Our kids are growing up so fast these days. This seems especially obvious in girls, whose play often gives way to talk of boyfriends at an early age, and who nowadays become "fashion victims" even before leaving primary school.

There is also evidence girls are physically maturing at an earlier age than in previous generations, and this can create real issues, since girls who reach puberty earlier are at increased risk of depression, anxiety and breast cancer – not to mention teenage pregnancy.

The main predictor of pubertal timing is genetic, and if a mother reached puberty at an early age, then the chances are her daughter will do the same. Money and status also play a role, with daughters in families farther up the socioeconomic ladder tending to mature later. But two recent studies published in the journal Child Development show that our family relationships as we are growing up can have a significant impact on the timing of our sexual development – with repercussions for the rest of our lives.

It seems the quality of our relationship with our parents is particularly important. In a study following the fortunes of 180 girls from preschool to age 11, Bruce Ellis, of the University of Arizona, and Marilyn Essex, of the University of Wisconsin, found that warm, positive relationships with mothers and fathers, and less marital conflict as reported by fathers, all forecast later pubertal development in daughters.

Jay Belsky, of Birkbeck College in London, and his colleagues carried out another long-term study, this time of 397 girls, where family relationships were evaluated and physical measures were carried out on the girls each year to assess their stage of maturation. This study also found a significant link between parenting styles and the timing of sexual development, though while Ellis and Essex found that positive parenting had the most obvious effect, the results of Belsky emphasised the role of negative parenting: in particular, maternal harsh control was associated with earlier puberty in daughters.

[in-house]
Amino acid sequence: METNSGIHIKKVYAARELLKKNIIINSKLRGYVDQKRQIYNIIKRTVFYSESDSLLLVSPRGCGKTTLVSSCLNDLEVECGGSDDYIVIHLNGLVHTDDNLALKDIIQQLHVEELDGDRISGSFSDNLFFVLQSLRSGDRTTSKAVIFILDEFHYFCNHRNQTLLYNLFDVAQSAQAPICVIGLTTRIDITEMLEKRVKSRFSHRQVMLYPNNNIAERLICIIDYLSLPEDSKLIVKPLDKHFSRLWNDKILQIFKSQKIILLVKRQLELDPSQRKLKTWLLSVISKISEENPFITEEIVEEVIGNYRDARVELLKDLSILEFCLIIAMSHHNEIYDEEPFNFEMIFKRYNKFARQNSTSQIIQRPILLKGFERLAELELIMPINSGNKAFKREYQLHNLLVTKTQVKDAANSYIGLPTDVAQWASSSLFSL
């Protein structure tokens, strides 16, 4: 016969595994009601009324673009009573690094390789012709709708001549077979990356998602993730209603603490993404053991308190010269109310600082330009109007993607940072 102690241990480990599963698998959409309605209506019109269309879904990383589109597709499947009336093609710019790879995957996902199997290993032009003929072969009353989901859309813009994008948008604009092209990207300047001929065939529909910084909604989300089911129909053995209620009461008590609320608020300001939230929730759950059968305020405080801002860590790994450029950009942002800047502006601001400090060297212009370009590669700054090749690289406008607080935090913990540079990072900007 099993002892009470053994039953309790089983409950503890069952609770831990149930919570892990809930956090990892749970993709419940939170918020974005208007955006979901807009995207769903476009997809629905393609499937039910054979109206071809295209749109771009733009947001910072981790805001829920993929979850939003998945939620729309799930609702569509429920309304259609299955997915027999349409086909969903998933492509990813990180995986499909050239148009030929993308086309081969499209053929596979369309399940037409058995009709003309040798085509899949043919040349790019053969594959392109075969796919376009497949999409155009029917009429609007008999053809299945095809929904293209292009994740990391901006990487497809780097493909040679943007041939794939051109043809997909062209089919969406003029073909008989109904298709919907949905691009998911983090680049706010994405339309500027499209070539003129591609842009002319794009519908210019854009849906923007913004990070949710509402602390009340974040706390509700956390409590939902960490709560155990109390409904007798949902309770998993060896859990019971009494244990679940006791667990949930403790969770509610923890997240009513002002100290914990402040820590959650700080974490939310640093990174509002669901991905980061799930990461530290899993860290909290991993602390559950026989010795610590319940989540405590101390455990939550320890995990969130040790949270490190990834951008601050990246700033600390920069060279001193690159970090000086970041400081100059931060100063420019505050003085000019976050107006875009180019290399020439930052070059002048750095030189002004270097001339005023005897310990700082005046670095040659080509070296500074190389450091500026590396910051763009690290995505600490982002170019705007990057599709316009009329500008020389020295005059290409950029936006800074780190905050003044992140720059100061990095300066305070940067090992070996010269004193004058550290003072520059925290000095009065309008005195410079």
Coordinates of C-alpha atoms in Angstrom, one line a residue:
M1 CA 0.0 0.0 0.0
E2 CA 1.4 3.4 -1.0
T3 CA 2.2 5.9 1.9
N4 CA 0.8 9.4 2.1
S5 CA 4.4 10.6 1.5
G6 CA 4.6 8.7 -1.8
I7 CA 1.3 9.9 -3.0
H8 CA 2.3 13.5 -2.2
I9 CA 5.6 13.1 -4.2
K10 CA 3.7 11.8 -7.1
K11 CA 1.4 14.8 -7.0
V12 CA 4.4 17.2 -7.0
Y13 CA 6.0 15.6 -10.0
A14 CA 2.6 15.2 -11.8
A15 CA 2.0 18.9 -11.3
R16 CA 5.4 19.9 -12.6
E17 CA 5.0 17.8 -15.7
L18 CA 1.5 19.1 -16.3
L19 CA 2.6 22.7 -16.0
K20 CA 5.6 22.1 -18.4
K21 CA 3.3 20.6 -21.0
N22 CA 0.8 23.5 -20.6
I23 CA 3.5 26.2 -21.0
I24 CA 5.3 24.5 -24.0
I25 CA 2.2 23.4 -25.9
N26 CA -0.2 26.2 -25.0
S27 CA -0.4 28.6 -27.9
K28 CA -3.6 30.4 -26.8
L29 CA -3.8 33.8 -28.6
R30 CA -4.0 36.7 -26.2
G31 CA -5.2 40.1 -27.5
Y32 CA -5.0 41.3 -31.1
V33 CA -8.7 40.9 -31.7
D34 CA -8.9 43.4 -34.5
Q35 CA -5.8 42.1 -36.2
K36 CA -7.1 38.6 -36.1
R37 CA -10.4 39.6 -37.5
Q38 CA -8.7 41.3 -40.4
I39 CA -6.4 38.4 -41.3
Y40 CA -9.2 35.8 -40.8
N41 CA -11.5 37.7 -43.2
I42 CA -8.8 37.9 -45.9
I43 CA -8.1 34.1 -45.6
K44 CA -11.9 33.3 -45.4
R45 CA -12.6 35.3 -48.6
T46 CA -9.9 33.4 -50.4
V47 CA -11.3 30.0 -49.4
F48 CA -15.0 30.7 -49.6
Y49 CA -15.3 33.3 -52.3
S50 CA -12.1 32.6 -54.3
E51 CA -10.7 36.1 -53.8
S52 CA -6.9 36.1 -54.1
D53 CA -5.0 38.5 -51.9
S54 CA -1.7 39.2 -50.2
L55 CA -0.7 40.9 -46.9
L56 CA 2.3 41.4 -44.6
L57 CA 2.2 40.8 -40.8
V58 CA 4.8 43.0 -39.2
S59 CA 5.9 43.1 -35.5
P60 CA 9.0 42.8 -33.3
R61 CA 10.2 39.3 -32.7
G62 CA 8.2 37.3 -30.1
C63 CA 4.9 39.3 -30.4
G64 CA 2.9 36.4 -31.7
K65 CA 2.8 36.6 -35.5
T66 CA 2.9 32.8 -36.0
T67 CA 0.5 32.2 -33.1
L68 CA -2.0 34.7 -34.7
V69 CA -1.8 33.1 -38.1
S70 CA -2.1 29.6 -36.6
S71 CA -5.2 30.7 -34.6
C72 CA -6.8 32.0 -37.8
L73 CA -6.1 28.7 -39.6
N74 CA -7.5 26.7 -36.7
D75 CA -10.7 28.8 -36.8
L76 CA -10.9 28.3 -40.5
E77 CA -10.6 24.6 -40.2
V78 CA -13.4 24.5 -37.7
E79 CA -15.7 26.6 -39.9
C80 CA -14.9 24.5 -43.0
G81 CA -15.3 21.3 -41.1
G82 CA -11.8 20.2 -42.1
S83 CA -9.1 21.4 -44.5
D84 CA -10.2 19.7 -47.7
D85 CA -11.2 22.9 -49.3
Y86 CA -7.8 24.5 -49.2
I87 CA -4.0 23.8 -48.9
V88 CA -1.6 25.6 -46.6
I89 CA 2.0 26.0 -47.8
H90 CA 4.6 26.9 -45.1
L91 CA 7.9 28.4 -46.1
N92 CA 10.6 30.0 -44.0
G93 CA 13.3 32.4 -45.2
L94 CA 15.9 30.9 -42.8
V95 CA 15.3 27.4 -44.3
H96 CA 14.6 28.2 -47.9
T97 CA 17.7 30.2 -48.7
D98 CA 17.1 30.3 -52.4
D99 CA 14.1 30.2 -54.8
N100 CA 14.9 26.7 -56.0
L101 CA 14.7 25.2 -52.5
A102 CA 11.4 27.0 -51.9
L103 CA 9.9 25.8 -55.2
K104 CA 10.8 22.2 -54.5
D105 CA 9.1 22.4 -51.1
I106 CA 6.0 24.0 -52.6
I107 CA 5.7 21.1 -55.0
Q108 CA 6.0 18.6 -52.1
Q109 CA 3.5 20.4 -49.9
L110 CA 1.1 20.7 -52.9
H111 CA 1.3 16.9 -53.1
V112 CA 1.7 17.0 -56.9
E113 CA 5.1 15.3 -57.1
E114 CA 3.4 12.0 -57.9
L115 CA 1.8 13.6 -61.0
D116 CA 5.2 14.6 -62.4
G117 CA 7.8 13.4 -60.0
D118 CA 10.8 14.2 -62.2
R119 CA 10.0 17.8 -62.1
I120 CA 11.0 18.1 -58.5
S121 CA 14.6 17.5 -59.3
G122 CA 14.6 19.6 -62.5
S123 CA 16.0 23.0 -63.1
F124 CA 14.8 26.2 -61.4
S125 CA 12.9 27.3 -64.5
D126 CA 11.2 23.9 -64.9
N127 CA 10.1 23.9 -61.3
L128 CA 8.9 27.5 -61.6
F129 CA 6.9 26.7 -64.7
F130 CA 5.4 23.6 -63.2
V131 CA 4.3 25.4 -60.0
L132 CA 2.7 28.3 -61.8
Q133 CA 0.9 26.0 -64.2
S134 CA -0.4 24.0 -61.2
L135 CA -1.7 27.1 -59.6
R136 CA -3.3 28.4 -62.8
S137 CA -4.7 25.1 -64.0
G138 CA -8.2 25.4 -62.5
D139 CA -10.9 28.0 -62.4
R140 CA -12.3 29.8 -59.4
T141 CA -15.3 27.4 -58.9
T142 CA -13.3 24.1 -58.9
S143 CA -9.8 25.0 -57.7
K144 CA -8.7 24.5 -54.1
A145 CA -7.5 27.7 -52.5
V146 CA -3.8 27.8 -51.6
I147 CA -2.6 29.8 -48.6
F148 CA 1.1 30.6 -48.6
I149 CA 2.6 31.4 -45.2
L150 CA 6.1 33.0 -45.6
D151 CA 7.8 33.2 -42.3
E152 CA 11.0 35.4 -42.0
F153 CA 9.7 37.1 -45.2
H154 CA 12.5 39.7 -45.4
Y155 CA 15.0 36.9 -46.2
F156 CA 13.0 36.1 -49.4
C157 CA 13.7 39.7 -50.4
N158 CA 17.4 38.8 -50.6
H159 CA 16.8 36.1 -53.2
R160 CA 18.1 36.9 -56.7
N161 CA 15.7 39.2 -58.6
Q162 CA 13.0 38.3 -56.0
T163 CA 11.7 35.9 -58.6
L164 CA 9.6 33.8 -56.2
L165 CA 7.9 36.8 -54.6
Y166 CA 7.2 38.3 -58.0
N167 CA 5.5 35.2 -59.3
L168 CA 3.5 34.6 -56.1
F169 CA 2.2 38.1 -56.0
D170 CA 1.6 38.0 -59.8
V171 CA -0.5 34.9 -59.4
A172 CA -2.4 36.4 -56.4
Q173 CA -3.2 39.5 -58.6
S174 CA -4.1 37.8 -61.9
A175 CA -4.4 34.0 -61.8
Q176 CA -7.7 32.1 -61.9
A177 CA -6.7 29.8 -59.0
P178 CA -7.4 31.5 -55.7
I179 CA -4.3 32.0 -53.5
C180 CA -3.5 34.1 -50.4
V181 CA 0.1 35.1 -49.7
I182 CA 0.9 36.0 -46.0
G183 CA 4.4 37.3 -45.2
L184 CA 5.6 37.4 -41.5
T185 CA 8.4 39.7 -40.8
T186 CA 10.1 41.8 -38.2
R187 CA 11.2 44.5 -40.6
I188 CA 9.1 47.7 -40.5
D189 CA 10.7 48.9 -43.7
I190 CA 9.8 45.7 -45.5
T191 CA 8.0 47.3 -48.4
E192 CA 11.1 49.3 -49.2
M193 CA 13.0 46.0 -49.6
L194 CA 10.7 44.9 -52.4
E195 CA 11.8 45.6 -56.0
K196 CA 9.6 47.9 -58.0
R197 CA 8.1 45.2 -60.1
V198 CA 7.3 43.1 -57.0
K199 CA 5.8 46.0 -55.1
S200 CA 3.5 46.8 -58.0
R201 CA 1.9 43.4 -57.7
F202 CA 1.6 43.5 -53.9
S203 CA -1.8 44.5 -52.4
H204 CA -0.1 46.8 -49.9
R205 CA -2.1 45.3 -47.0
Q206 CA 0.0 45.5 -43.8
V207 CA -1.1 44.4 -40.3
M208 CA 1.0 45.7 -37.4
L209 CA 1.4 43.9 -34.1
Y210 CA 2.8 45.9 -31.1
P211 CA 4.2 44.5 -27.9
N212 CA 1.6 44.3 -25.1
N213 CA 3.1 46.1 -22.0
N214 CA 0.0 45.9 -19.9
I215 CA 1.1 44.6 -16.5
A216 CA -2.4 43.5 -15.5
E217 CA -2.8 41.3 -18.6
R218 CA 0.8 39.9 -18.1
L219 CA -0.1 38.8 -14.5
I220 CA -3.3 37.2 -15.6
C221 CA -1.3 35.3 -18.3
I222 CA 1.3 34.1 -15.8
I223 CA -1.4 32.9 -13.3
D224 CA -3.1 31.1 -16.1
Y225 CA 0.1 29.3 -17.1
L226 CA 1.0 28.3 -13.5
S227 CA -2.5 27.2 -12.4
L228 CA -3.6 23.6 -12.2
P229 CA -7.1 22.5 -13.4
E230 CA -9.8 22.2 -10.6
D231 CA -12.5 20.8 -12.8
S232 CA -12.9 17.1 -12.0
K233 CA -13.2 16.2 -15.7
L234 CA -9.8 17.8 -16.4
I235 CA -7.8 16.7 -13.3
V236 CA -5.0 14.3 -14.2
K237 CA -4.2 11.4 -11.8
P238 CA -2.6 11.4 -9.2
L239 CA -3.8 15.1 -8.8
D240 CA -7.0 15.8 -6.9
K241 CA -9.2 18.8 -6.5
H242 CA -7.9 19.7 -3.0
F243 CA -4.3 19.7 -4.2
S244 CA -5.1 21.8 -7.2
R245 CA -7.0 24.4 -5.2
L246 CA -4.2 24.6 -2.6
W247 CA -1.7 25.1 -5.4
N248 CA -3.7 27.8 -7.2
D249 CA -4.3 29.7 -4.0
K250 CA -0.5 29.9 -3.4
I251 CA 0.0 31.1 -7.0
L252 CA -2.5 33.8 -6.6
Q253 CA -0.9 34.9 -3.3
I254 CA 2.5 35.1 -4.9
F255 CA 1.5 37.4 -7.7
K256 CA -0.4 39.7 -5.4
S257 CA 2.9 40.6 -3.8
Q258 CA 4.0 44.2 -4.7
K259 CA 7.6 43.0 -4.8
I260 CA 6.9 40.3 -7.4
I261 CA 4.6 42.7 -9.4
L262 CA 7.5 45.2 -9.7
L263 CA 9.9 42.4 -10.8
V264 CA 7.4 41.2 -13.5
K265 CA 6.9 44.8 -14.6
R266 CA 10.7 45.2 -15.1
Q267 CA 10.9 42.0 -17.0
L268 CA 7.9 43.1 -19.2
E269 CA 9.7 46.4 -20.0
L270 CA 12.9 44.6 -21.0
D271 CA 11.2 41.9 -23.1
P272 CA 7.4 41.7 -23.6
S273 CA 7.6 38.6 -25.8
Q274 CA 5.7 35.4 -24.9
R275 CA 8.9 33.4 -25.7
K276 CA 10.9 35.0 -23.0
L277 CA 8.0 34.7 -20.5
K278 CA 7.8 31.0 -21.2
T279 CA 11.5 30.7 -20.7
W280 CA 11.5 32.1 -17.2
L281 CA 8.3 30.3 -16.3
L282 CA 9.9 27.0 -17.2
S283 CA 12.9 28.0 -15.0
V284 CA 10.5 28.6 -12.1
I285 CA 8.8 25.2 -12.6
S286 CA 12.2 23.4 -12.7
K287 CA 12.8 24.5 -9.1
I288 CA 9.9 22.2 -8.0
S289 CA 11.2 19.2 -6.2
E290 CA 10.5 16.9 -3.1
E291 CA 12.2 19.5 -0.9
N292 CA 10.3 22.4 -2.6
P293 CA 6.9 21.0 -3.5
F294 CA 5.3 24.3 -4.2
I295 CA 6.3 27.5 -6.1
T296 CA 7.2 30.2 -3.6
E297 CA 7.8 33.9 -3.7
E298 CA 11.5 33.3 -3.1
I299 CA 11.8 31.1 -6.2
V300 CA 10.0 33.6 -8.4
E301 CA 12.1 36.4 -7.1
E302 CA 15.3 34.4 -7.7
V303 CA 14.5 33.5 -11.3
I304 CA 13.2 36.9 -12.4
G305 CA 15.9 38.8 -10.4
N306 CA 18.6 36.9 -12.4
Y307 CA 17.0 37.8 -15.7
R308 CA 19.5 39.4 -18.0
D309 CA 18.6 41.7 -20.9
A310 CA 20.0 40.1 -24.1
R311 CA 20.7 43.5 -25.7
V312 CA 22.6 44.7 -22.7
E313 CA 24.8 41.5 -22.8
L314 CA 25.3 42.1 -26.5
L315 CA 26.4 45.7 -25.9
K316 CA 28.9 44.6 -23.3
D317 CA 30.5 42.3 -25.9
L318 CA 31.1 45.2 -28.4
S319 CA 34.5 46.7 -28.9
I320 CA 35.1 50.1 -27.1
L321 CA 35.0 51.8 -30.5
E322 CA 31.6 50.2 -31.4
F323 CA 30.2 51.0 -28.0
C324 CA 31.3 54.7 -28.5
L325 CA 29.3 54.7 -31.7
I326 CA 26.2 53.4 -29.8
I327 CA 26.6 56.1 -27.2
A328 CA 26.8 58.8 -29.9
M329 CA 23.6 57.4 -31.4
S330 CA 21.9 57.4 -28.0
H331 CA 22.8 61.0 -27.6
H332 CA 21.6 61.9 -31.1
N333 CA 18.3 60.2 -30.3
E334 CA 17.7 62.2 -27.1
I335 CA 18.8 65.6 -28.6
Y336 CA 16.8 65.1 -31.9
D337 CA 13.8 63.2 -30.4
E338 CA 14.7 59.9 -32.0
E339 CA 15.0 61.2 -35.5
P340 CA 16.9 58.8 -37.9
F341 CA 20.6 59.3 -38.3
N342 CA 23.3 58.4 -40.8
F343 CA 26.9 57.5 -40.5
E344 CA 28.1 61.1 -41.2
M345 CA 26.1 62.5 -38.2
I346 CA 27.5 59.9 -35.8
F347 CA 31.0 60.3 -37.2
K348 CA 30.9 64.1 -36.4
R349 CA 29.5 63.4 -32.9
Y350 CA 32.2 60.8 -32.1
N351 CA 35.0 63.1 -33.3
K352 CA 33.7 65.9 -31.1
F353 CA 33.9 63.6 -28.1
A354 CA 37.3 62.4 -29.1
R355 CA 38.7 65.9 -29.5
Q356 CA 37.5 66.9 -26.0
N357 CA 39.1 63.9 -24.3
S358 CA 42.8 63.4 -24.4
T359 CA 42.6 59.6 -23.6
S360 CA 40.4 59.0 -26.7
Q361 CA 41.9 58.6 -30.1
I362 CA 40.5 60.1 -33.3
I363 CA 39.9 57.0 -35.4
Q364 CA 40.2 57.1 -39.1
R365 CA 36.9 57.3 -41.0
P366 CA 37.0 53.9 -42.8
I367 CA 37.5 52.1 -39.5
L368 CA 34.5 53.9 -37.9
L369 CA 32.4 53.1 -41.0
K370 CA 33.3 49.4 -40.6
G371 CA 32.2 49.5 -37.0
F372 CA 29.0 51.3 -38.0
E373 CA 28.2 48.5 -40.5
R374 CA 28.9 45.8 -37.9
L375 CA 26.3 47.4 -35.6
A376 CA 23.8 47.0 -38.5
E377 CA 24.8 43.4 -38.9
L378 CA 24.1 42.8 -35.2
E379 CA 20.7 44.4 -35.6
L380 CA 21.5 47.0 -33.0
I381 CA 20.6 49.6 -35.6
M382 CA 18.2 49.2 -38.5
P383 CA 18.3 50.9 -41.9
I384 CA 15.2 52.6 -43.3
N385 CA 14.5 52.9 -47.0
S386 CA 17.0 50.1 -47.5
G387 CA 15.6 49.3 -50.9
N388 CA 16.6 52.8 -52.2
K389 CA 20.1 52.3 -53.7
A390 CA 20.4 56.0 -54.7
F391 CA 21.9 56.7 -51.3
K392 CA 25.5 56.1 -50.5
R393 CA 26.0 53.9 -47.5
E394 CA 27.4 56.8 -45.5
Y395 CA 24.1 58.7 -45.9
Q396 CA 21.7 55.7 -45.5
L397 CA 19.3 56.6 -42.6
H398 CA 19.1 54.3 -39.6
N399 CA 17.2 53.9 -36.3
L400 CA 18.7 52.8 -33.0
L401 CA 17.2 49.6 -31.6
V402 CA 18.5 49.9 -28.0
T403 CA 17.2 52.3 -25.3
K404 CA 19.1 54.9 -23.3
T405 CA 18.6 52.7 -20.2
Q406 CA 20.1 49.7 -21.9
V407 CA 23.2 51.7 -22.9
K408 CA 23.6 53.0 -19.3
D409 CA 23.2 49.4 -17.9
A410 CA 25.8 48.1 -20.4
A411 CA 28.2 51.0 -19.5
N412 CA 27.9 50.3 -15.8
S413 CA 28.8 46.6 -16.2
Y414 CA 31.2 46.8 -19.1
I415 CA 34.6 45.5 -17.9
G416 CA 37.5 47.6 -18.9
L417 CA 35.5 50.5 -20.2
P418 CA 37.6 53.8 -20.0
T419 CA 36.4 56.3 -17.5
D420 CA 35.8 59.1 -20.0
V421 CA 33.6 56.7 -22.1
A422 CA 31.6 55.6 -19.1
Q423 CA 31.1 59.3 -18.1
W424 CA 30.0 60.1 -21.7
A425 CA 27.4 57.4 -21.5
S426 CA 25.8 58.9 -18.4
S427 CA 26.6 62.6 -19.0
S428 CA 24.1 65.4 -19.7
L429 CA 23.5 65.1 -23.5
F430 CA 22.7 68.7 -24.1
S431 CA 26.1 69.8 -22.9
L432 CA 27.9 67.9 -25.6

Belsky distinguishes between authoritative and authoritarian parenting, saying: "An authoritative parent is going to explain, is going to reason, is going to be sympathetic and empathic and understanding and encouraging."

On the other hand, the harsh-control, authoritarian parent is more likely to be demanding or angry, perhaps physically punishing, giving the child fewer choices, and it is this type of emotionally negative environment that seems to lead to earlier puberty.

But why should our sexual development be linked to family relationships?

"The ultimate goal of all living things is to reproduce, to distribute their genes across generations," says Belsky.

So what's the best way of doing this? If you grow up in a family with plenty of resources – emotional, financial and nutritional – then it makes sense for the body to grow and get healthy and to defer reproduction so you can be in a position to find the best partner possible, he says. Then you can invest highly in a few children.

On the other hand, Belsky adds: "A stressful family environment provides a forecast suggesting that the future is precarious, that relationship supports are uncertain and that it may be a fool's errand to delay pregnancy and reproduction, because in the future life may be even riskier and resources may be even scarcer."

So you mature fast and start reproducing. But this all begs the question: how can social and emotional experiences influence physical development?

It could be down to body weight. When we are stressed we tend to tuck into comfort food – high in fat and sugar – and our body mass index (BMI) increases. Children growing up in a high-stress family may be likely to consume such food. Given that greater weight is associated with earlier pubertal development in girls, Ellis and Essex considered weight gain through stress as a potential route through which the family environment could affect maturation. (...)

Source: Scotsman, United Kingdom http://news.scotsman.com/scitech/Both-nature-and-nurture-play.3737586.jp